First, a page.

I was going to ask you about that.

Yeah. That’s an unapologetic, different view. No one’s seen me as this kind of guy. And that’s the beauty of acting, the beauty of this job, that I can disappear into these different kinds of roles. John Carter into Battleship, is incredibly different, and I love that. They’re almost unrecognisable, these two guys. So that’s all part of my gig, and hopefully I can keep switching it up like that.

And you got to work with Oliver Stone, which is amazing.

There you go. To be one of the leads in an Oliver Stone movie by 30 years old is a pretty good accomplishment.

You’re starring alongside John Travolta...

John Travolta, Benicio Del Toro, Uma Thurman, Salma Hayek. It’s pretty great.

So what can you tell me about your character in that?

I play a mercenary, more or less. A really jaded Navy SEAL, who’s part of this drug game in Southern California. He and his best friend, who’s played by Aaron Johnson, these two best friends have this boutique drug growing operation, a cartel from Mexico’s infiltrated Southern California. And it really boils down to a movie about power and ego. The gain of power and the loss of it, and what you’ll do to attain it. It’s really an unapologetic, raw film.

Is it a thriller, or is it more of a drama?

It’s very Pulp Fiction-esque. I’m tellin’ you, man, it’s fucking violent. I mean, we do not cut away. It’s old-school Stone. I think it’s refreshing, too - you rarely get scripts like this, and movies like this don’t get made now, you know? That Reservoir Dogs-type tone. Those are the sorts of films that I love to keep being a part of, and I had a blast playing this guy. It was really great to go mano-a-mano with a lot of these great actors, and work with these guys and see their process. And not an inch of green screen, which is a good thing!

So you definitely think that’ll get an R rating.

Oh, without a doubt.

Because as you say, those are the kinds of more adult movies we’re seeing fewer and fewer of lately.

Well, some comedies that are coming out are R-rated.

It’s interesting that you can get away with adult content in comedies but not so much in dramas or thrillers.

I know. Especially with financing - they’ve got to be über low budget. But this is right down Stone’s alley, and he knocks it out. Benicio is phenomenal in it. He plays a mercenary in the cartel, and it’s just a really gritty, raw film. A contemporary piece. Very R-rated.

I shall look forward to that. On a different topic, we’ve heard rumours, on occasion, of a Friday Night Lights movie. Do you think that’s likely to happen?

I don’t think there will be. From my position - I haven’t even seen the script. I’m very happy with the way I left Tim Riggins. And I’ve complete closure with it, and left on such an amazing note. So I’m very happy to let it rest.

So he’s not necessarily a character you’d want to return to.

No.

You feel it’s run its course.

Yeah, because I’m so happy with him. And I want to keep challenging myself, and keep being different, and not taking a couple of steps back and re-engaging with someone I played for five years.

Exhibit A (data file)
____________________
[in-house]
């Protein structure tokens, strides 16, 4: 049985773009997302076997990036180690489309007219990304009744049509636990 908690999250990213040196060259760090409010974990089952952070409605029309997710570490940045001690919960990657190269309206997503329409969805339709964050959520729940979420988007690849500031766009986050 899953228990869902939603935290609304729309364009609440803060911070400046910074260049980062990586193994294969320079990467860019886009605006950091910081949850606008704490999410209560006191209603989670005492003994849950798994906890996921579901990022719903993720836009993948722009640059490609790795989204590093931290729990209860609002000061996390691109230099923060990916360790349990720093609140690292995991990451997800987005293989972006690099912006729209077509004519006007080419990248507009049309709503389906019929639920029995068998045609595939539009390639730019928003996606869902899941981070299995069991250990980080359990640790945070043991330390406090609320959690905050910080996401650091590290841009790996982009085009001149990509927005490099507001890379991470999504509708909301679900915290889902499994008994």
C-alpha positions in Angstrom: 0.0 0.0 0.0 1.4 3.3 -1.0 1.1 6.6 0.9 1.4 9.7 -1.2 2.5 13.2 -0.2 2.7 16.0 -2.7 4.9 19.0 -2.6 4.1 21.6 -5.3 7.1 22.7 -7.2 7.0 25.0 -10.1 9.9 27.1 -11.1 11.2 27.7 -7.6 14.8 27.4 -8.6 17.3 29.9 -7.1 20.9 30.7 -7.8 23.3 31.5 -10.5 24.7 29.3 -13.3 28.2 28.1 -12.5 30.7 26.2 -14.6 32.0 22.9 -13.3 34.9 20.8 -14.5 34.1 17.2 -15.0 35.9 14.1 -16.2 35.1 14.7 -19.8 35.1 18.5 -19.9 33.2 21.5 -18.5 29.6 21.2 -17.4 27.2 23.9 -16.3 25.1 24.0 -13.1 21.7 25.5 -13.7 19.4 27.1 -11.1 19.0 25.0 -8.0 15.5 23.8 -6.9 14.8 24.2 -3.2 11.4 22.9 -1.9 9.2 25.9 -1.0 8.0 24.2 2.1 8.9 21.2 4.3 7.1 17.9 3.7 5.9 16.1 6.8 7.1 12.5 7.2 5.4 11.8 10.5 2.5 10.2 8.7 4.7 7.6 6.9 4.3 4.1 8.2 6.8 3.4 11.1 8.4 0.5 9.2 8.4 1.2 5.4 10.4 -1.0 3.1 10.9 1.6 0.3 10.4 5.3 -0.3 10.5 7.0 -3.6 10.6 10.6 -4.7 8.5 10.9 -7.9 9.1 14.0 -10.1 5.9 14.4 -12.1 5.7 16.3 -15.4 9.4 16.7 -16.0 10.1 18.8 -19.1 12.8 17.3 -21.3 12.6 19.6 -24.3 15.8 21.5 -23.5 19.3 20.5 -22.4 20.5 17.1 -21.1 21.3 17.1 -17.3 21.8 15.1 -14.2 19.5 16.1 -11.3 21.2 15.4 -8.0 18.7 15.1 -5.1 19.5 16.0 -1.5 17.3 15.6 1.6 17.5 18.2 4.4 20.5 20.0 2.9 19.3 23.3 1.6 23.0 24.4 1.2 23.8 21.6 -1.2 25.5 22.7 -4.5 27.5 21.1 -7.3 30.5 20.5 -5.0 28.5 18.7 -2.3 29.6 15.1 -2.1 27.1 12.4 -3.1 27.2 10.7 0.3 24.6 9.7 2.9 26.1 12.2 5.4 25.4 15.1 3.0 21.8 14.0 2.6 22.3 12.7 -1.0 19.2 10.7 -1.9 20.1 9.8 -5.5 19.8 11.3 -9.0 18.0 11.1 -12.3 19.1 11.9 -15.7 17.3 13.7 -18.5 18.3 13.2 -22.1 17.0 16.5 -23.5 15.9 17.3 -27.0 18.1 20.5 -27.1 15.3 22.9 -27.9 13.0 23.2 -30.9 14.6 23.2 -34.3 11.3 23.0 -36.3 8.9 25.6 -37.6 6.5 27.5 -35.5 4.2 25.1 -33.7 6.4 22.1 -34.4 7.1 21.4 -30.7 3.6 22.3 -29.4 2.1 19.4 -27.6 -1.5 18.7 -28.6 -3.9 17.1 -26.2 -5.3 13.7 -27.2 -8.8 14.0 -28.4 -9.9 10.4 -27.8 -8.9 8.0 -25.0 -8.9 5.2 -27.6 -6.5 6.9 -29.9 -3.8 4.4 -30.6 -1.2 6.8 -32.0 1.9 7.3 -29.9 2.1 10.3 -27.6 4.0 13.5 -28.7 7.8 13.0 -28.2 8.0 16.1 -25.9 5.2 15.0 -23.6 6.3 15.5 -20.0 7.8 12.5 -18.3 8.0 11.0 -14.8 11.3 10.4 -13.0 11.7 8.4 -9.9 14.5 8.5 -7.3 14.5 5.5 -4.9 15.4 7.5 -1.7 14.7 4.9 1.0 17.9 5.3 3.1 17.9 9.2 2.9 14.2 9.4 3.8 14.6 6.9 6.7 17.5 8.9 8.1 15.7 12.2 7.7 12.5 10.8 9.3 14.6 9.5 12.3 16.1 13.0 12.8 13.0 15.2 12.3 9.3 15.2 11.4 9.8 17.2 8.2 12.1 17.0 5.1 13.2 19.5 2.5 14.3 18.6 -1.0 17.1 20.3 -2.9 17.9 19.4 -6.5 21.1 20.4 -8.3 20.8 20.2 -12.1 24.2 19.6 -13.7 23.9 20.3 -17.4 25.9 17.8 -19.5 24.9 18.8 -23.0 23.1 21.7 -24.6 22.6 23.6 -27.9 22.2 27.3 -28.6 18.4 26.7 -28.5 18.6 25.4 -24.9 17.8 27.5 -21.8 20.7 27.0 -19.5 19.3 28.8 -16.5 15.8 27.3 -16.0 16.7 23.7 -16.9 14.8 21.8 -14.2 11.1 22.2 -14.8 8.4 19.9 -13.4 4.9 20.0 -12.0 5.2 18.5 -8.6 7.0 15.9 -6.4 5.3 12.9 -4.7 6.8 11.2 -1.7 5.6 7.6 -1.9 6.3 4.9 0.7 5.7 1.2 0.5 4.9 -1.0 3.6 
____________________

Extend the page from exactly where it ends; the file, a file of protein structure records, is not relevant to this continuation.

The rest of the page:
Another character you’ve played is Gambit. Is that someone you’d return to, perhaps?

I would, man. I know Hugh [Jackman]’s doing Wolverine soon, so I’m not planting a seed in any way, but if he called me and wanted me to do a cameo in it or something, I’d do it. It’s that simple. But I haven’t been approached by anyone.

What’s been really flattering is that a lot of fans want to see it. And that’s the best compliment you can get, is that people want to see you again in that role. Or any role. And I loved playing him - he’s a suave motherfucker. He’s fun to play, man. So I’d love to do it. But I doubt it’ll happen.

Maybe one day, though.

Yeah, maybe way down the road. Which is great, because I’m sure I’ll be a way different actor when I’m 40 or 45, and I can see myself playing him down the road, developing that. You never know.

As we’ve already touched on, you’ve already worked with some great directors. Who are you looking forward to working with who you haven’t already?

Well, I’m working with Pete [Berg] again on Lone Survivor, with Mark Wahlberg and Ben Foster. That’ll be a gritty war film. So I’m sure I’ll work with Pete again a couple more times in my career. There’s a lot. The obvious guys are Scorsese and stuff. That would be very flattering to be a part of. But I don’t know if have a list... [Christopher] Nolan would be a joke. I’d love to work with him. I’m very open to it, and that’s a best part of it. There’s a mini list, but it’s not like I’m hunting these guys down. I’m hoping they’ll see my work and want to engage with me as well. We’ll see!

Going back to John Carter, briefly, did you have to fight hard for that role?

Oh yeah, fuck. I battled for that. It was months and months - two 14 hour-per-day screen tests, but it was three or four auditions just to get to those screen tests. And then there was an hour-long general meeting before just to get an audition. It was no joke.

Do you have a character you’re most proud of playing?

The beauty of it is, I don’t think it’s a one-two-three. I’ve learned so much, and taken so much, and that’s when you know you’re making the right choices. Kevin Carter stands out to me, in Bang Bang Club. That was a very fulfilling thing, because I don’t think I’ve ever been more scared to take on a role like that, and that guy took the best out of me. I love that fulfilment through that. But every role has taken a different piece of me, and that’s what’s great about it. The character in Savages was a lot of fun to play.

So Lone Survivor’s your next project with Peter Berg. And that’s quite a tough war film, isn’t it?

Yeah it is. It’s a true story about four Navy SEALS trapped in the mountains of Afghanistan, fighting against the Taliban. And only one guy, one survivor, lives. I play Mike Murphy, who gave his life to send out a signal for the rest of the guys. It’s incredible. We haven’t shot it yet - we’re going to shoot it in New Mexico in September.

Another desert movie!

I know! That’s going to be a tough shoot. But that’s gonna be that old cliché of what you put in, you get back out. I can’t tell you how honoured I am to play this guy.

Taylor Kitsch, thank you very much.

Battleship is out in UK cinemas now. You can read our review here.

A special thanks to Glen Chapman and Duncan Bowles for their help in compiling some of the questions for this interview.